Tax competition and revelation of preferences for public expenditure
AbstractThis paper considers a federal country composed of local jurisdictions which differ in their taste for public goods and finance public spending by a source-based tax on capital income. The taste for public goods is private information of jurisdictions. By transferring differential grants to jurisdictions the central government aims at both reducing the misallocation of capital due to the diverging jurisdictional tax rates on capital income and getting closer to the optimal balance between private and public consumption in every jurisdiction. The purpose of the paper is to characterize the optimal grant policy of the central government. It is shown that there persist at the optimum both some misallocation of capital and some violation of the Samuelson rule in every jurisdiction.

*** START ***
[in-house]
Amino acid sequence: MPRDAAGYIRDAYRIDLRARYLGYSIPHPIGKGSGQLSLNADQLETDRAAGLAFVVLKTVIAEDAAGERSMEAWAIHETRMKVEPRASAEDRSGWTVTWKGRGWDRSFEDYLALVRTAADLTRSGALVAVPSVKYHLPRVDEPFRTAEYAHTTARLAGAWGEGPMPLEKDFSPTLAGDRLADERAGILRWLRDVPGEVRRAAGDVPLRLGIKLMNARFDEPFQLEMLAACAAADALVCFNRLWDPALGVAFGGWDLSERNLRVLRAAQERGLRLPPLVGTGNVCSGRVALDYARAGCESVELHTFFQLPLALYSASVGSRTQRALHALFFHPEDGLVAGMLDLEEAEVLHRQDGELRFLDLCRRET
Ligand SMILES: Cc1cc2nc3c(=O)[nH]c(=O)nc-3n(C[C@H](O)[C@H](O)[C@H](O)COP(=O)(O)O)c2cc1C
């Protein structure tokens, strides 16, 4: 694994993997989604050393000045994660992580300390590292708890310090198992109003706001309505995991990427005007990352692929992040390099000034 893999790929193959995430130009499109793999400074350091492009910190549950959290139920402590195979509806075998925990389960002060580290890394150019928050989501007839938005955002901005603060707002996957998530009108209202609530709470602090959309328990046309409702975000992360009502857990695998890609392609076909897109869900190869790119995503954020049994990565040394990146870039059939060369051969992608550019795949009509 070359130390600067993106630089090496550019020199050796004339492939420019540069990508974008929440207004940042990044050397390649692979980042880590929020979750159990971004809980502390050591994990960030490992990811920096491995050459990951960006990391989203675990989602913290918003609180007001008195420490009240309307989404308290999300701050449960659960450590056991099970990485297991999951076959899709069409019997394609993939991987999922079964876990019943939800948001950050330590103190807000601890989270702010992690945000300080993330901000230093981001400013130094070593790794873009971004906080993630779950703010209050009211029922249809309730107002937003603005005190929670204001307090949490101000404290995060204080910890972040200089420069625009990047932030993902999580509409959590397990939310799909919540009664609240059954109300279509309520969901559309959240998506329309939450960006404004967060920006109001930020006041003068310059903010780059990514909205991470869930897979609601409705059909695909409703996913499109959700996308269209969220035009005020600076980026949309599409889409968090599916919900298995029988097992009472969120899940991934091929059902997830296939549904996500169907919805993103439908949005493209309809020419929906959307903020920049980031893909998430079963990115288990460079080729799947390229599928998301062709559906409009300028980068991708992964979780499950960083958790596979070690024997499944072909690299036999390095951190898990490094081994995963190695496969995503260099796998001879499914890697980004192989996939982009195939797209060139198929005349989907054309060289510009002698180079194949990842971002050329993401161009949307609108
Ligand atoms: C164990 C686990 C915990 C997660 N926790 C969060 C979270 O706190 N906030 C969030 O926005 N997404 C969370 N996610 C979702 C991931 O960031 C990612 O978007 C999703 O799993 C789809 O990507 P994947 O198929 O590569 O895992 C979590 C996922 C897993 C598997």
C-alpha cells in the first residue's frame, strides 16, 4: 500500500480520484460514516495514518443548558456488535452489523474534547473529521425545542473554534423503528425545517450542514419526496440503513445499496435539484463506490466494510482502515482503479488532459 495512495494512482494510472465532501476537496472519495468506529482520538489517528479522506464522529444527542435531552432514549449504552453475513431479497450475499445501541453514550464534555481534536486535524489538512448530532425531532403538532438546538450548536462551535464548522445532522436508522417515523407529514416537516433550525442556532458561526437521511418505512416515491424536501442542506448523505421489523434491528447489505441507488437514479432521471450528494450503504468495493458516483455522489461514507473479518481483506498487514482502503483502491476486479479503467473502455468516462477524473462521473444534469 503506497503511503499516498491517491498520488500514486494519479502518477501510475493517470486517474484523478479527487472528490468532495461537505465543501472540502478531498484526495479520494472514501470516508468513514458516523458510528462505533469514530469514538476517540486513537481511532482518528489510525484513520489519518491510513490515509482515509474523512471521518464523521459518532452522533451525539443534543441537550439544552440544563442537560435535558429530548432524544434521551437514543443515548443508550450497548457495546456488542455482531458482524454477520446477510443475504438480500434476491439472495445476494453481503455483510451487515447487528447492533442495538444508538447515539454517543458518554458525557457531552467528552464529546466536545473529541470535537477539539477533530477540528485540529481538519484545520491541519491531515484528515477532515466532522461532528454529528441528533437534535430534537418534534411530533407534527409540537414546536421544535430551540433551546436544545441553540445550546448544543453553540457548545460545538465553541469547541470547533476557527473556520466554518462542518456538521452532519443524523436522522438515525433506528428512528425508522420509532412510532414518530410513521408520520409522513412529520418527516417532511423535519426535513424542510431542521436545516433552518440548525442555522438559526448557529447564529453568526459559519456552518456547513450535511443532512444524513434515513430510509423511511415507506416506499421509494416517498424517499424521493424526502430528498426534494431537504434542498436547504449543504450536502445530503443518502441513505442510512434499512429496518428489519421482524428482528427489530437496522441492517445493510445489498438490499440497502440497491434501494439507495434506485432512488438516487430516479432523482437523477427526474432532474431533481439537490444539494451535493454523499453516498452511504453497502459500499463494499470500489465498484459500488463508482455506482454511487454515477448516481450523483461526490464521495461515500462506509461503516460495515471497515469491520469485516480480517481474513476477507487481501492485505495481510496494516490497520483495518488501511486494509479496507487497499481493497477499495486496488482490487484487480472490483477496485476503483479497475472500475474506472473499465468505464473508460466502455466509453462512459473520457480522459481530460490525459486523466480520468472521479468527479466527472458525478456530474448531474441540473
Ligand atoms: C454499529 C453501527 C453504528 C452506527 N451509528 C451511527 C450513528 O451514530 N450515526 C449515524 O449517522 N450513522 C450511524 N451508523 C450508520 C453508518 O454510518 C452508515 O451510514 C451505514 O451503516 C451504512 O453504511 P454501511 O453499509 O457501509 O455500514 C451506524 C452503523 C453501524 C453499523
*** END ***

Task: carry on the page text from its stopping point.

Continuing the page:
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Bibliographic InfoPaper provided by Université catholique de Louvain, Center for Operations Research and Econometrics (CORE) in its series CORE Discussion Papers RP with number -1352.
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Note: In : Journal of Urban Economics, 44, 367-390, 1998
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Other versions of this item:
- Bucovetsky, S. & Marchand, M. & Pestieau, P., 1998. "Tax Competition and Revelation of Preferences for Public Expenditure," Journal of Urban Economics, Elsevier, vol. 44(3), pages 367-390, November.
- BUCOVETSKY, Sam & MARCHAND, Maurice & PESTIEAU, Pierre, 1997. "Tax competition and revelation of preferences for public expenditure," CORE Discussion Papers 1997003, Université catholique de Louvain, Center for Operations Research and Econometrics (CORE).
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